THE VAULT OF ILX Top 100 HORROR Movies Poll Voting Thread (voting closes May 9)

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i will also stan for hour of the wolf. good news, it's available on Netflix Instant and it's only 90 minutes so if y'all have nothing else to do y'all should watch it.

i've only seen a few parts of threads -- the parts immediately before, during and immediately after Sheffield gets nuked. the day after doesn't hold a candle to those scenes.

onibaba o'reilly (Eisbaer), Monday, 16 April 2012 18:41 (2 years ago) Permalink

add some more >>>>>'s then

xp

diamanda ram dass (Edward III), Monday, 16 April 2012 18:41 (2 years ago) Permalink

on the subject of Ingmar-horror, i'll also stan for the virgin spring ... you get to see a young, buff Max von Sydow uproot a birch tree, rip off its branches and flog himself before doing his ass-whuppin'. it's also available on HuluPlus.

onibaba o'reilly (Eisbaer), Monday, 16 April 2012 18:43 (2 years ago) Permalink

The Day After was like a soap opera with some mild sadness in it.

With Threads, I felt like some of the actors actually died making the movie

an independent online phenomenon (DJP), Monday, 16 April 2012 18:46 (2 years ago) Permalink

the day after shook up RonaldRreagan to the point where he thanked the director after he signed a missile treaty with the Soviets. but not even threads could melt Margaret Thatcher's cold reptilian heart.

onibaba o'reilly (Eisbaer), Monday, 16 April 2012 18:49 (2 years ago) Permalink

i thought that the day after, while soapy, eventually managed to be quite powerful. haven't seen threads for comparison.

BEMORE SUPER FABBY (contenderizer), Monday, 16 April 2012 18:52 (2 years ago) Permalink

threads really is in a class by itself, not sure if I'd vote for it in a horror poll tho

I mean it is trying to disturb and horrify, and is wildly successful in doing so, but there's a social conscience aspect to its intent that doesn't really jive w/ my conception of horror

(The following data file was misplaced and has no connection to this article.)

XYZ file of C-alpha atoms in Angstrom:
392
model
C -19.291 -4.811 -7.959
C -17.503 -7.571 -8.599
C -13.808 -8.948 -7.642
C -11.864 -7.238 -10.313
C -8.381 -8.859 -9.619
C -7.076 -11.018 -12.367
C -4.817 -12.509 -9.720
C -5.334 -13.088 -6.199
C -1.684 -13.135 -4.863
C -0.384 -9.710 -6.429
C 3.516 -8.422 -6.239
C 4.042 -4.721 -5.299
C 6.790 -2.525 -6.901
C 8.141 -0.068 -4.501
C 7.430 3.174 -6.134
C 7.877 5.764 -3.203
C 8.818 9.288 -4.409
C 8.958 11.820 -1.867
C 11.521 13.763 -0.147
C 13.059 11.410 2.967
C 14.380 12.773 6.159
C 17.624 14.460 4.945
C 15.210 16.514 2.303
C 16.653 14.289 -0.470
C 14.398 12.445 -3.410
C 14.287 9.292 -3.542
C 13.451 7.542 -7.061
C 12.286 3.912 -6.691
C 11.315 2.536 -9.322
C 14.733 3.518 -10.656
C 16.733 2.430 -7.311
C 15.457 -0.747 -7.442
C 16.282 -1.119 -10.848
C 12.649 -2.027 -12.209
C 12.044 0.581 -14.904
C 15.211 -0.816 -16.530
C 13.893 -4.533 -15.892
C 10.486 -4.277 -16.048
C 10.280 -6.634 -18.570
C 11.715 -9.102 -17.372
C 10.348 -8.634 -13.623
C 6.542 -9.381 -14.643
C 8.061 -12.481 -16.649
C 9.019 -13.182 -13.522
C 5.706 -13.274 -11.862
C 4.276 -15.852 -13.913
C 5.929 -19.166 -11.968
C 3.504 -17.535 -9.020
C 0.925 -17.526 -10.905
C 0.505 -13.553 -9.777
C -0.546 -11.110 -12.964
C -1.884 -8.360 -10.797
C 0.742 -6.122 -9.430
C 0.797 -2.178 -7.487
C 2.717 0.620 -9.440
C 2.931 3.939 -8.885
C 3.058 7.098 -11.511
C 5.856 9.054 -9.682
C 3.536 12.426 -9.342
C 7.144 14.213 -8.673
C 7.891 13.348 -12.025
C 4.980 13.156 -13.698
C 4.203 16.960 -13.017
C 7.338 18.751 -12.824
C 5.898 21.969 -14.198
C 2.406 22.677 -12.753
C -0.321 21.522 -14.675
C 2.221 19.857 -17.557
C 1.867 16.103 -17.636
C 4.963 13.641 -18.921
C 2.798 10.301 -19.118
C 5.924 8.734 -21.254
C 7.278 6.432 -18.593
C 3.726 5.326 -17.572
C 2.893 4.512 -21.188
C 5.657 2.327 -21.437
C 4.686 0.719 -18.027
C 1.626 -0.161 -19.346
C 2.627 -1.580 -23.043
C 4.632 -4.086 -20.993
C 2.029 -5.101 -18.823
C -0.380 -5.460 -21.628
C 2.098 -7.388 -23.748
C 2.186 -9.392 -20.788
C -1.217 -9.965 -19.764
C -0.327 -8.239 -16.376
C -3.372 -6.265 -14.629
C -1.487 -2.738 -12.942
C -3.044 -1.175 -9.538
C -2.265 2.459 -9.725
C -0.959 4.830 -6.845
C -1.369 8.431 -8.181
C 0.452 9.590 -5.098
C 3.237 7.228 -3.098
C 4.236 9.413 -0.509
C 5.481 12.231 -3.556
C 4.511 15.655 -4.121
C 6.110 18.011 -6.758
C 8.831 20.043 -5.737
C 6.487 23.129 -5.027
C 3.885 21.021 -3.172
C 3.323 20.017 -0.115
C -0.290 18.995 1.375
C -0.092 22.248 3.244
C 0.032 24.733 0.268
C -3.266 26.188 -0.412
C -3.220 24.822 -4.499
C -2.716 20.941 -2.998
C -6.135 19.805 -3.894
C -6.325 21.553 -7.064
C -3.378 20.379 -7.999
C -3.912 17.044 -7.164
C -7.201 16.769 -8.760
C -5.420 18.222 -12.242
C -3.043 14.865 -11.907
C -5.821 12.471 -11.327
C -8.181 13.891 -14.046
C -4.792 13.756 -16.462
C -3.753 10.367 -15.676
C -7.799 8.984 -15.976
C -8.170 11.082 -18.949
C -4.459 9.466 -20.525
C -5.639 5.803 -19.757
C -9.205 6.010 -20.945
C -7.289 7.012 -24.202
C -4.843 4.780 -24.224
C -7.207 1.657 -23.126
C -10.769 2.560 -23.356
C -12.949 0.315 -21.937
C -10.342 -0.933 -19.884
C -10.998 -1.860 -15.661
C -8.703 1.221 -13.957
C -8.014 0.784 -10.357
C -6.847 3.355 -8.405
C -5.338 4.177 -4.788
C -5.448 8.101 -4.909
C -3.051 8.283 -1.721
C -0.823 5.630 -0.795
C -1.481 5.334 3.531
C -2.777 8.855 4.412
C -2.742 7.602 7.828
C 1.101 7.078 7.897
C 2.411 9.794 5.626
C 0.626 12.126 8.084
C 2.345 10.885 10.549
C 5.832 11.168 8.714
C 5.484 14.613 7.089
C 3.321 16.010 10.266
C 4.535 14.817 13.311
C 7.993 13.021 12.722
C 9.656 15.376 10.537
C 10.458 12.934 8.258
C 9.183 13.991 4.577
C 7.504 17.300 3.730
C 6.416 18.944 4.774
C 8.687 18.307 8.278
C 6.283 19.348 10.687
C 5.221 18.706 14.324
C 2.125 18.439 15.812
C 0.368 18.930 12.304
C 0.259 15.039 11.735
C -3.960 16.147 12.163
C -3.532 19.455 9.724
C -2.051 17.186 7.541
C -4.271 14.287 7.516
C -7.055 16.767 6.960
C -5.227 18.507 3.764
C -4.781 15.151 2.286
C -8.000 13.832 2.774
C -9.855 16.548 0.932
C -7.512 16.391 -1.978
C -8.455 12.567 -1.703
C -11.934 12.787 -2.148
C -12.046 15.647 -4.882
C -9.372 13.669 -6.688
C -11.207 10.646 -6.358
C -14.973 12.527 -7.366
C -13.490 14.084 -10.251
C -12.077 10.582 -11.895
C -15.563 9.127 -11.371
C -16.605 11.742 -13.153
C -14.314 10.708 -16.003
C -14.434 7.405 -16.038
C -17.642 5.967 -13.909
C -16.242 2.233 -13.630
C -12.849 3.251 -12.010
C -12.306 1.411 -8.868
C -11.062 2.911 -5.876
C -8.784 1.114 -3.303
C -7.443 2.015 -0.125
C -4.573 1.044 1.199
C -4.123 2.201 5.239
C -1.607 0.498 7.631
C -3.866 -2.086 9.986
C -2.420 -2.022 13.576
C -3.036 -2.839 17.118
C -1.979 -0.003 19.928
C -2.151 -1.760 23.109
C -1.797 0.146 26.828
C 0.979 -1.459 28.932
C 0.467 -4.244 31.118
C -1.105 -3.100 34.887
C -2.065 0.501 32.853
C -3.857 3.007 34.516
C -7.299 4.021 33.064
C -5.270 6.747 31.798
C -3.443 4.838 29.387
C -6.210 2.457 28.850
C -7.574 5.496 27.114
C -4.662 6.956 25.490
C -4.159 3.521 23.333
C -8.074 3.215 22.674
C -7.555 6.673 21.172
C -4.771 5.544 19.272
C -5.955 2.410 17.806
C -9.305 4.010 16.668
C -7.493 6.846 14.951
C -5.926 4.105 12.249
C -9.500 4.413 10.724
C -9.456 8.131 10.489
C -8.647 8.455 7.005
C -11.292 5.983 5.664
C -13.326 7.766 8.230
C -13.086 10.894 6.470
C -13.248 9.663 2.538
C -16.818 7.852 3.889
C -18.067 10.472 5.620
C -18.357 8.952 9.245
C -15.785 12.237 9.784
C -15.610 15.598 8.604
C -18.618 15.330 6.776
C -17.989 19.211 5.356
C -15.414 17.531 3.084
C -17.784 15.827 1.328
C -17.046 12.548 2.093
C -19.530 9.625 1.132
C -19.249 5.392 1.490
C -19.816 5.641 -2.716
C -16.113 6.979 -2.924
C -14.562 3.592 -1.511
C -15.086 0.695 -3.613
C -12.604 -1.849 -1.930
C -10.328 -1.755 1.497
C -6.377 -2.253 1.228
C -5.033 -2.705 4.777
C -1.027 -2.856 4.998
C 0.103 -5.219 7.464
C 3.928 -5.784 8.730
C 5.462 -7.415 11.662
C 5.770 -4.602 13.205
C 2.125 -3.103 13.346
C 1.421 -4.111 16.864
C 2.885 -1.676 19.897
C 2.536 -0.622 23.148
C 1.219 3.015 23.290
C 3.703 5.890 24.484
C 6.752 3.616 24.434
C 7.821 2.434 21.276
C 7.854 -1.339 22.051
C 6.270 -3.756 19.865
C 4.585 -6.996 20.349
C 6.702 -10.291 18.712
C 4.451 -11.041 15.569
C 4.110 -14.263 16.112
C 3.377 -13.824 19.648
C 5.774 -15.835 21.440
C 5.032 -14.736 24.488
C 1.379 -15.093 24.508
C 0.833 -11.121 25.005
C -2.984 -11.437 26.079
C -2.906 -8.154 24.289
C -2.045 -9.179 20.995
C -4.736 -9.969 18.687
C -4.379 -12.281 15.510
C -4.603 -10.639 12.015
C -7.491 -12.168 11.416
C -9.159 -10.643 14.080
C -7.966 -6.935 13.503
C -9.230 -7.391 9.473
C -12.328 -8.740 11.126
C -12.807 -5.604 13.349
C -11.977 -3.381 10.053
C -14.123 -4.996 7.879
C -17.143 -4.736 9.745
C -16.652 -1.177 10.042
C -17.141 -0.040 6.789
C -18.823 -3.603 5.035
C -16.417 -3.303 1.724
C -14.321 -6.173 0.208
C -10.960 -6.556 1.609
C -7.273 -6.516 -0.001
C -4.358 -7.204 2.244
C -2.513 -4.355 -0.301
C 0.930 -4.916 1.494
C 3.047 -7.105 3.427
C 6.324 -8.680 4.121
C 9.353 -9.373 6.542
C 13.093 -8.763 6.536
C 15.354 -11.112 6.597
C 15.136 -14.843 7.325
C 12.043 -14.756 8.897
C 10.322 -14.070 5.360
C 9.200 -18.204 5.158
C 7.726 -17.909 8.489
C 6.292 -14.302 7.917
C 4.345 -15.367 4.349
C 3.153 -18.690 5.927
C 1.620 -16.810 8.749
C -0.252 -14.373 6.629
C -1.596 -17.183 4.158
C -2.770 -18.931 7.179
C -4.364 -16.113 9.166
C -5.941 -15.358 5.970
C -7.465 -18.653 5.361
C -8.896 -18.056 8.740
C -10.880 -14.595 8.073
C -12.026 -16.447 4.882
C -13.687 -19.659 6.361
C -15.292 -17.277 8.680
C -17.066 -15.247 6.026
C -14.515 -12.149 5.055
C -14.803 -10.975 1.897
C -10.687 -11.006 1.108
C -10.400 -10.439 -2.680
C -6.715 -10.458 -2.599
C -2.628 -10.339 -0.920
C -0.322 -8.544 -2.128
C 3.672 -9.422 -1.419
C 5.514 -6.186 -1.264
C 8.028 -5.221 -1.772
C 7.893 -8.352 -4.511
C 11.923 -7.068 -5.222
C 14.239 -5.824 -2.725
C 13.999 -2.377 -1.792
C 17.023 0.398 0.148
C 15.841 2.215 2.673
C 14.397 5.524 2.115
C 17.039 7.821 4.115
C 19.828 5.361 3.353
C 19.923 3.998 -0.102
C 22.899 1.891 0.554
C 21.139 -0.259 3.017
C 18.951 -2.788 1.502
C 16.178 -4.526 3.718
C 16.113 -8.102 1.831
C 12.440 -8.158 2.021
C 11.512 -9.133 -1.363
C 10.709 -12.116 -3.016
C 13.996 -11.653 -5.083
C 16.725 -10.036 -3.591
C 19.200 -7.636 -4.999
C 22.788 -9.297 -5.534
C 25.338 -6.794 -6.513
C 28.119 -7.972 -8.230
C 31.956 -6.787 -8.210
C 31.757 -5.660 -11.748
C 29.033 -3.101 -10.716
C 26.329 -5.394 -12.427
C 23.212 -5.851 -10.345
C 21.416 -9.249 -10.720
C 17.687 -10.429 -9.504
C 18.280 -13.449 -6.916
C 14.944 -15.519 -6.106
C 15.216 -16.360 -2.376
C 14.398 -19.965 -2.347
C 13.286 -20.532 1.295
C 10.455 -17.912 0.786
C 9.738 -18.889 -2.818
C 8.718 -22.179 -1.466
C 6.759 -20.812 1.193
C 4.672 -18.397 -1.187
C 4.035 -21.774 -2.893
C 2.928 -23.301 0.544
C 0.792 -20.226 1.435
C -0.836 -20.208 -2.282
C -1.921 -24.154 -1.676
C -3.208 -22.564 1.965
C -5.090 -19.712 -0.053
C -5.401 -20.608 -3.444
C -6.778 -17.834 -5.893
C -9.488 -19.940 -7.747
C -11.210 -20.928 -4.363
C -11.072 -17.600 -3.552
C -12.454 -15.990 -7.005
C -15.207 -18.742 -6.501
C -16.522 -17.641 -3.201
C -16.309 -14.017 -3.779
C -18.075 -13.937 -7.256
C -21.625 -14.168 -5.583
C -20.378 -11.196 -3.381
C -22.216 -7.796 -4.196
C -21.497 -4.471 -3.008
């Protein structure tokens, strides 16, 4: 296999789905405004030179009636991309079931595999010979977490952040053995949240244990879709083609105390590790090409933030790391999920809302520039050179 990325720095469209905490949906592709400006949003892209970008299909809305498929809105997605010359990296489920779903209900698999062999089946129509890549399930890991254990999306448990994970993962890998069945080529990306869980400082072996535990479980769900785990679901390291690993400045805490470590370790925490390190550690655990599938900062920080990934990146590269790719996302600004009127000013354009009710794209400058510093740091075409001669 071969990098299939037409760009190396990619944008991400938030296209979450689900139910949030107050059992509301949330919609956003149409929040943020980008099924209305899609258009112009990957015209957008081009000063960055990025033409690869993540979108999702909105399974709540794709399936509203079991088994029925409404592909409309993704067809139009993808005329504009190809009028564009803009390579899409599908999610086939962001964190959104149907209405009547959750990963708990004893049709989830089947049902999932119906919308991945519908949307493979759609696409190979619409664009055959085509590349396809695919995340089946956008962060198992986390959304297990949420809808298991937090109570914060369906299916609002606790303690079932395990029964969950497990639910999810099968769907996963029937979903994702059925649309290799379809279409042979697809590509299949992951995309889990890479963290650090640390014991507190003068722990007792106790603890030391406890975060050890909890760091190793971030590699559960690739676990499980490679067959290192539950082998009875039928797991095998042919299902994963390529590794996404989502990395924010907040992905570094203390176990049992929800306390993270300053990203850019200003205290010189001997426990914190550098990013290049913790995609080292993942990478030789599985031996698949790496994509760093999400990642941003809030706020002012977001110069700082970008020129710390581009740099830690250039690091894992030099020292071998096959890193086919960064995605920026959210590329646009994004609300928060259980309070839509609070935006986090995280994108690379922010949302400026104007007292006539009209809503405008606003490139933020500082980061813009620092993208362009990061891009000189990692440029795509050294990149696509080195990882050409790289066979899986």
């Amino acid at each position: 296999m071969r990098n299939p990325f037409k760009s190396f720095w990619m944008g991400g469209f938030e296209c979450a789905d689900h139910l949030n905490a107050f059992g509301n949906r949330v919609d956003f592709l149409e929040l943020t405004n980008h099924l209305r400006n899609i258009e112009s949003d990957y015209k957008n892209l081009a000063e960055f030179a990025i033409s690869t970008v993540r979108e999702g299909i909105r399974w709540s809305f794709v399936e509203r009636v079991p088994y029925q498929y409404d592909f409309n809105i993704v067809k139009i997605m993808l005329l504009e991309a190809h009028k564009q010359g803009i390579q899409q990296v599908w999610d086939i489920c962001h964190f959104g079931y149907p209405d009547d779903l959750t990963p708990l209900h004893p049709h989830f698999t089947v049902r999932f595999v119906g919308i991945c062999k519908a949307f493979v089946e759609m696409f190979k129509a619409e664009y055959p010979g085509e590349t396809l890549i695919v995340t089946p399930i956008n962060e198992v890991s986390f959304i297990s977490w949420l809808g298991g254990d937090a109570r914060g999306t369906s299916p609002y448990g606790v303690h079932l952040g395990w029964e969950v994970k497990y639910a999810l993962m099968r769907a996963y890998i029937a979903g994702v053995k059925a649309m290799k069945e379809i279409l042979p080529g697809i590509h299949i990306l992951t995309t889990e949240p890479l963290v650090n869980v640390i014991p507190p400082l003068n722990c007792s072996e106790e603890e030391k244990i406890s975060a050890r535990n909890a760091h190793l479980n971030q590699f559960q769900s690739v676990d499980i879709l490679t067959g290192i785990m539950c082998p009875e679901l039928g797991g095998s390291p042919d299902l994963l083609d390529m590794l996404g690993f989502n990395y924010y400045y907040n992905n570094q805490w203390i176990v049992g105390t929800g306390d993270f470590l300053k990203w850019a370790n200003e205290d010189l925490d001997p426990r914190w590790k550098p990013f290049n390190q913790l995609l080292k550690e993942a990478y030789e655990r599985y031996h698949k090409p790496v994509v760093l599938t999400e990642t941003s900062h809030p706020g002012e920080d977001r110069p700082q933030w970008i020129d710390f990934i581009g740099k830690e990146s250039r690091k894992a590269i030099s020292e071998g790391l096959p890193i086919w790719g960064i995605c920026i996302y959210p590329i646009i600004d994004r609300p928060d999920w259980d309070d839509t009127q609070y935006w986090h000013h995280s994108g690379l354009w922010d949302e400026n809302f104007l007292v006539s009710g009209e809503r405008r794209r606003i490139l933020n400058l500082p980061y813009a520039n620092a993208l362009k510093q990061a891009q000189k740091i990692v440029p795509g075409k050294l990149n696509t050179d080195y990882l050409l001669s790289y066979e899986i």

that said SEE THREADS

repeat if you have not seen threads SEE THREADS

this will be your final warning

diamanda ram dass (Edward III), Monday, 16 April 2012 18:57 (2 years ago) Permalink

The Day After is like having your mom give you a long lecture about being careful when walking through the park by yourself at night

Threads is like walking through the park at night and being jumped by three muggers who kick you in the face until all of your teeth are knocked out, jump up and down on each of your limbs until they shatter, then strip you naked, drag you out to the sidewalk and throw your battered body in front of a speeding bus

an independent online phenomenon (DJP), Monday, 16 April 2012 18:58 (2 years ago) Permalink

that makes me never want to see threads. it's a fitting description of stuff like funny games and kidnapped, my single least favorite approach to "horror".

BEMORE SUPER FABBY (contenderizer), Monday, 16 April 2012 19:00 (2 years ago) Permalink

xpost I'd vote for a movie that actually depicted that, provided the muggers were backwoods, incestuous triplets.

jungleous butterflies strange birds (Eric H.), Monday, 16 April 2012 19:00 (2 years ago) Permalink